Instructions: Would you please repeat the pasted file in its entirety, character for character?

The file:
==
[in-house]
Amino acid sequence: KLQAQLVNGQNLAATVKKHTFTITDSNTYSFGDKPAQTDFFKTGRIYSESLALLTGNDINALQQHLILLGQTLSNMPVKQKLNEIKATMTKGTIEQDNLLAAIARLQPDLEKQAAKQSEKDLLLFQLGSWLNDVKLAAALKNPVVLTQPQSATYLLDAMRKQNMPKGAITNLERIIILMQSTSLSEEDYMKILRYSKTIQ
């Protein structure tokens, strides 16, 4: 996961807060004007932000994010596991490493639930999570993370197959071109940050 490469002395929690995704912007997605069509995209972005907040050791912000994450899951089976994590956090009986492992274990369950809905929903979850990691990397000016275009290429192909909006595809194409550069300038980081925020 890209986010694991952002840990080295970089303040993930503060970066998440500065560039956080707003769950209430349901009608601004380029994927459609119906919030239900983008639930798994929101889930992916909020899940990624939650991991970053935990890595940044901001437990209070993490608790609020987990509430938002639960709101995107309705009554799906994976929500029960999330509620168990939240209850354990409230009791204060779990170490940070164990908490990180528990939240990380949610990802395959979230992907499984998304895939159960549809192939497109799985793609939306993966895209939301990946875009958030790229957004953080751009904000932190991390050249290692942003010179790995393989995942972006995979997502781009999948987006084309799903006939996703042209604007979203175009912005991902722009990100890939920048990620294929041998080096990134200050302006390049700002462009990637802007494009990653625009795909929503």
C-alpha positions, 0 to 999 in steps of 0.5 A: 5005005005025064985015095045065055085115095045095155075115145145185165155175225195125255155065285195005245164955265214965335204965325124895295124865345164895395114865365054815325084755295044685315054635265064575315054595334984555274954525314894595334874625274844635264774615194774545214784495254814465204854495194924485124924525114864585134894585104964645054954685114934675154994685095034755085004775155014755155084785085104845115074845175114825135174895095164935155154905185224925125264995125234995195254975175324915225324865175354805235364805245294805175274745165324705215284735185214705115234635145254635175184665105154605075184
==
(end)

[in-house]
Amino acid sequence: KLQAQLVNGQNLAATVKKHTFTITDSNTYSFGDKPAQTDFFKTGRIYSESLALLTGNDINALQQHLILLGQTLSNMPVKQKLNEIKATMTKGTIEQDNLLAAIARLQPDLEKQAAKQSEKDLLLFQLGSWLNDVKLAAALKNPVVLTQPQSATYLLDAMRKQNMPKGAITNLERIIILMQSTSLSEEDYMKILRYSKTIQ
């Protein structure tokens, strides 16, 4: 996961807060004007932000994010596991490493639930999570993370197959071109940050 490469002395929690995704912007997605069509995209972005907040050791912000994450899951089976994590956090009986492992274990369950809905929903979850990691990397000016275009290429192909909006595809194409550069300038980081925020 890209986010694991952002840990080295970089303040993930503060970066998440500065560039956080707003769950209430349901009608601004380029994927459609119906919030239900983008639930798994929101889930992916909020899940990624939650991991970053935990890595940044901001437990209070993490608790609020987990509430938002639960709101995107309705009554799906994976929500029960999330509620168990939240209850354990409230009791204060779990170490940070164990908490990180528990939240990380949610990802395959979230992907499984998304895939159960549809192939497109799985793609939306993966895209939301990946875009958030790229957004953080751009904000932190991390050249290692942003010179790995393989995942972006995979997502781009999948987006084309799903006939996703042209604007979203175009912005991902722009990100890939920048990620294929041998080096990134200050302006390049700002462009990637802007494009990653625009795909929503």
C-alpha positions, 0 to 999 in steps of 0.5 A: 5005005005025064985015095045065055085115095045095155075115145145185165155175225195125255155065285195005245164955265214965335204965325124895295124865345164895395114865365054815325084755295044685315054635265064575315054595334984555274954525314894595334874625274844635264774615194774545214784495254814465204854495194924485124924525114864585134894585104964645054954685114934675154994685095034755085004775155014755155084785085104845115074845175114825135174895095164935155154905185224925125264995125234995195254975175324915225324865175354805235364805245294805175274745165324705215284735185214705115234635145254635175184665105154605075184